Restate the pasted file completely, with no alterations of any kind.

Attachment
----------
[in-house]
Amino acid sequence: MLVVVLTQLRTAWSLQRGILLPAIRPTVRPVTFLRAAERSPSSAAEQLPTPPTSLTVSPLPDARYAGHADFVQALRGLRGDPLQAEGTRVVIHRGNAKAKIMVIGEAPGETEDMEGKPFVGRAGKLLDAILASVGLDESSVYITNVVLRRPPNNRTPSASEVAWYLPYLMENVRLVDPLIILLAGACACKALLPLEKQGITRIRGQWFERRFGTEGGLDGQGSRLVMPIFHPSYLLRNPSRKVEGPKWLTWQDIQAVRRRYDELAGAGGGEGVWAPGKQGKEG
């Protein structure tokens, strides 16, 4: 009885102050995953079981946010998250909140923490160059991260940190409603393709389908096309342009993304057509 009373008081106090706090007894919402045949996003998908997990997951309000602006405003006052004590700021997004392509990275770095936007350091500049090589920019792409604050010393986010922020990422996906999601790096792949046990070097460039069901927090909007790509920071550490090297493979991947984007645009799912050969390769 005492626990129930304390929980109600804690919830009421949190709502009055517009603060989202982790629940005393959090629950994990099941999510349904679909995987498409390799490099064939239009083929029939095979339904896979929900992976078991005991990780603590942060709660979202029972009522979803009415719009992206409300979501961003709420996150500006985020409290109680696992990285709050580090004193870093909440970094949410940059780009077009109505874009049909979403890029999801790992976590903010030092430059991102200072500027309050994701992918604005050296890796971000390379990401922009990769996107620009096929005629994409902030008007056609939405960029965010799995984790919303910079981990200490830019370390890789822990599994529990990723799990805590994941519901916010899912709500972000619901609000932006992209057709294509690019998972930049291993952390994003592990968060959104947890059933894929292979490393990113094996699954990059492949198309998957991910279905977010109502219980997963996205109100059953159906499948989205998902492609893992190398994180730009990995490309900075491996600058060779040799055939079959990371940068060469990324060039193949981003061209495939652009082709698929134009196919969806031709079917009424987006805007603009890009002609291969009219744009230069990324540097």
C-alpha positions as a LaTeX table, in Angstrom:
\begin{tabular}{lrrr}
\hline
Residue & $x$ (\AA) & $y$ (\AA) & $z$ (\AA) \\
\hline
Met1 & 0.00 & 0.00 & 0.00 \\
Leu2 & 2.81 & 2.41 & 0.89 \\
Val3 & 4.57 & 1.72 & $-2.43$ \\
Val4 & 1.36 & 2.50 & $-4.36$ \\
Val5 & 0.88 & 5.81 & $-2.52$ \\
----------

[in-house]
Amino acid sequence: MLVVVLTQLRTAWSLQRGILLPAIRPTVRPVTFLRAAERSPSSAAEQLPTPPTSLTVSPLPDARYAGHADFVQALRGLRGDPLQAEGTRVVIHRGNAKAKIMVIGEAPGETEDMEGKPFVGRAGKLLDAILASVGLDESSVYITNVVLRRPPNNRTPSASEVAWYLPYLMENVRLVDPLIILLAGACACKALLPLEKQGITRIRGQWFERRFGTEGGLDGQGSRLVMPIFHPSYLLRNPSRKVEGPKWLTWQDIQAVRRRYDELAGAGGGEGVWAPGKQGKEG
């Protein structure tokens, strides 16, 4: 009885102050995953079981946010998250909140923490160059991260940190409603393709389908096309342009993304057509 009373008081106090706090007894919402045949996003998908997990997951309000602006405003006052004590700021997004392509990275770095936007350091500049090589920019792409604050010393986010922020990422996906999601790096792949046990070097460039069901927090909007790509920071550490090297493979991947984007645009799912050969390769 005492626990129930304390929980109600804690919830009421949190709502009055517009603060989202982790629940005393959090629950994990099941999510349904679909995987498409390799490099064939239009083929029939095979339904896979929900992976078991005991990780603590942060709660979202029972009522979803009415719009992206409300979501961003709420996150500006985020409290109680696992990285709050580090004193870093909440970094949410940059780009077009109505874009049909979403890029999801790992976590903010030092430059991102200072500027309050994701992918604005050296890796971000390379990401922009990769996107620009096929005629994409902030008007056609939405960029965010799995984790919303910079981990200490830019370390890789822990599994529990990723799990805590994941519901916010899912709500972000619901609000932006992209057709294509690019998972930049291993952390994003592990968060959104947890059933894929292979490393990113094996699954990059492949198309998957991910279905977010109502219980997963996205109100059953159906499948989205998902492609893992190398994180730009990995490309900075491996600058060779040799055939079959990371940068060469990324060039193949981003061209495939652009082709698929134009196919969806031709079917009424987006805007603009890009002609291969009219744009230069990324540097």
C-alpha positions as a LaTeX table, in Angstrom:
\begin{tabular}{lrrr}
\hline
Residue & $x$ (\AA) & $y$ (\AA) & $z$ (\AA) \\
\hline
Met1 & 0.00 & 0.00 & 0.00 \\
Leu2 & 2.81 & 2.41 & 0.89 \\
Val3 & 4.57 & 1.72 & $-2.43$ \\
Val4 & 1.36 & 2.50 & $-4.36$ \\
Val5 & 0.88 & 5.81 & $-2.52$ \\